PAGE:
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Hillestad Gallery exhibition features Indian pichvais paintings
The exhibition “Pigment on Cloth: Tradition, Family and the Art of Indian Pichvai Painting” is on view through Nov. 16 in the University of Nebraska–Lincoln’s Robert Hillestad Textiles Gallery.
The exhibition introduces gallery visitors to the historic practice of pichvais (pronounced “peech-weye” or “peech-veye”) — devotional paintings on cotton cloth originally made as temple hangings in Nathdwara, India. The exhibition presents the work of one contemporary family that represents the fifth, sixth and seventh generations of pichvais artists. The exhibition documents their continuing creation of these visual narratives, long associated with Nathdwara’s Shrinathji Temple.
Nathdwara, meaning “Gateway to the Lord,” is located on the banks of the Banas River in northwest India. Nathdwara’s population of about 42,000 residents swells during major Indian holidays such as Holi and Diwali, and throughout the year the town welcomes Hindu pilgrims who come to worship at the Shrinathji Temple.
Antique pichvais sometimes measure upward of 100 feet on a side. Suspended on temple walls, they served as backdrops for iconic sculptures or other images of the Hindu deity Krishna. There are precedents suggesting that the use of these painted panels was influenced by the use of textiles in the Mughal court in the 16th and 17th centuries. While today they are typically framed and presented as fine art, in the Hillestad Gallery show, the pichvais are shown as unmounted fabric panels, allowing their textile nature to be fully appreciated.
The works on view were created by members of one family, including Kokasiya clan patriarch Charturbhuj Sharma, his sons Yugal Kishore, Shyam Sunder and Mahesh Sharma, and their sons Jatin, Gaurav and Ankit. Like most pichvais painters in Nathdwara, the Sharmas learned their craft from their elders and have passed it from father to son. Pichvai painting is an art form sustained by strict conventions of reproduction and replication whose objective is to honor the rituals and narratives of Hindu religious belief.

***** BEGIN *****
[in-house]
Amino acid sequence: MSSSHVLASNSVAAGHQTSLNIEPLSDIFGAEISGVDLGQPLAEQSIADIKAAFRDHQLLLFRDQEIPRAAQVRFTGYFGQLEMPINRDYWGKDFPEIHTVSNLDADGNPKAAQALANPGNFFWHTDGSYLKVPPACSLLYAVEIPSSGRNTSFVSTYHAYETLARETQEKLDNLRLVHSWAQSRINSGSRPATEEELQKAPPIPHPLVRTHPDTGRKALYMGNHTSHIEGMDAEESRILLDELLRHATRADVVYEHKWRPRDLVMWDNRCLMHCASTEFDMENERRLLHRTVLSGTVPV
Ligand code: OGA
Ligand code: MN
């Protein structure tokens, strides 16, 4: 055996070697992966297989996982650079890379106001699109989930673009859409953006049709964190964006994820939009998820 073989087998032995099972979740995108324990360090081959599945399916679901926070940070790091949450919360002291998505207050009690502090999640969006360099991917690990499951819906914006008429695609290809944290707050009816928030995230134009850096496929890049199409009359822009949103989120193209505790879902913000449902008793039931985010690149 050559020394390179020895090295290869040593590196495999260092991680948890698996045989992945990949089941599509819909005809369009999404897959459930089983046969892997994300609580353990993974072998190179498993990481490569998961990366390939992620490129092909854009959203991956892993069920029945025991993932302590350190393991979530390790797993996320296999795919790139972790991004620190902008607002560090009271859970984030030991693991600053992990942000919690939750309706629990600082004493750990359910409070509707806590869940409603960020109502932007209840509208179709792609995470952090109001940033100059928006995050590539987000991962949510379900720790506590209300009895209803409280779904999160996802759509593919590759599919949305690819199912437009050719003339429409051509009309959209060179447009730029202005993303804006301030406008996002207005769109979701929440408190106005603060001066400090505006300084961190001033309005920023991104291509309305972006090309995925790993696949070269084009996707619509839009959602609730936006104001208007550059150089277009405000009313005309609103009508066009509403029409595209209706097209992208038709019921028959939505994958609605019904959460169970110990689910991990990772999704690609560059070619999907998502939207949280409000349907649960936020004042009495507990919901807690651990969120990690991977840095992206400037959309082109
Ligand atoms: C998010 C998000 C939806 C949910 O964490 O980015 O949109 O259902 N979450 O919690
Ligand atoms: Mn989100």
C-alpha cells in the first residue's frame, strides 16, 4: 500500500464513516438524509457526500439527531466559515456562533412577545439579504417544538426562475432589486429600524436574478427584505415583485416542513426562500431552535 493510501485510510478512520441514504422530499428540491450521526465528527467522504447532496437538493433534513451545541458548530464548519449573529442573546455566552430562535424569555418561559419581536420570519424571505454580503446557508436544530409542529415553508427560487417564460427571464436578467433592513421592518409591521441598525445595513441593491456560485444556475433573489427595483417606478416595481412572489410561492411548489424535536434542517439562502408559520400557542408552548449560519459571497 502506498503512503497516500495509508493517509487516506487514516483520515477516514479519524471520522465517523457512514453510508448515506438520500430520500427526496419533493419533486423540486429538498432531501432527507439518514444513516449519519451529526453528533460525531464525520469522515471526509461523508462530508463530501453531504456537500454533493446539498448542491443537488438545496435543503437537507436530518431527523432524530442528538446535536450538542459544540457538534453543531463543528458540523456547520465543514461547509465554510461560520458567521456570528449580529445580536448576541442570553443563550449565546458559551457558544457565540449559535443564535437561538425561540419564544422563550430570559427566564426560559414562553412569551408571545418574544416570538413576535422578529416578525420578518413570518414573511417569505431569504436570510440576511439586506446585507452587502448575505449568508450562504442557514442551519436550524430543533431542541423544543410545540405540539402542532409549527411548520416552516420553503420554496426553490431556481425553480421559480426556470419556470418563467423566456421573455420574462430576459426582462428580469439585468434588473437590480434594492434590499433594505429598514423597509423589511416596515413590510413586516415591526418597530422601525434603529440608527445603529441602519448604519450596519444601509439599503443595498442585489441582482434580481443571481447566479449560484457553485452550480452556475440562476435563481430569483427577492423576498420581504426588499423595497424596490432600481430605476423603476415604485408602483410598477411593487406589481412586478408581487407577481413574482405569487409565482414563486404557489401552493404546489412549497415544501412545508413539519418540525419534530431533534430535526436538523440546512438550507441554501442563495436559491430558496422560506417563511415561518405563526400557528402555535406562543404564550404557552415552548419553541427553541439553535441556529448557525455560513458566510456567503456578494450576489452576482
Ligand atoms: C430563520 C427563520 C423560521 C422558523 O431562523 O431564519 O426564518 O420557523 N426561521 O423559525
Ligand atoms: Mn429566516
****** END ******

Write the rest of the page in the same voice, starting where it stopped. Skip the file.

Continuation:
“Thanks to funding from the Institute of Agriculture and Natural Resources’ Office of Global Engagement and from the College of Education and Human Sciences’ International Seed Grant Program, I was able to conduct field work in Nathdwara ahead of a Department of Textiles, Merchandising and Fashion Design study tour to India in December 2016,” said Michael James, the exhibition’s curator, director of the Hillestad Textiles Gallery and department chair.
Accompanied by TMFD alumnus Vamshi Naarani, a filmmaker now living and working in Hyderabad, India, James set out to learn as much as he could about pichvai painting as a living tradition. A short video produced and directed by Naarani accompanies the show and gives visitors the opportunity to hear directly from the artists themselves.
“It was pure serendipity that we connected with Shyam and Jatin Sharma within hours of arriving in Nathdwara,” James said. “They welcomed us into their studios and home, and over the course of several days, they and their extended family brought the ongoing traditions of pichvais painting to life before our eyes. This exhibition is an opportunity to share with the campus and local communities some of what we discovered on the ground in Nathdwara.”
The Hillestad Gallery is located on the second floor of the Home Economics Building, 1650 N. 35th St. It is open 8:30 a.m. to 4 p.m. Monday through Friday and by appointment. Admission is free. Guest parking is available near the Home Economics Building and in metered stalls in the Nebraska East Union lot. For more information, click here or call 402-472-2911.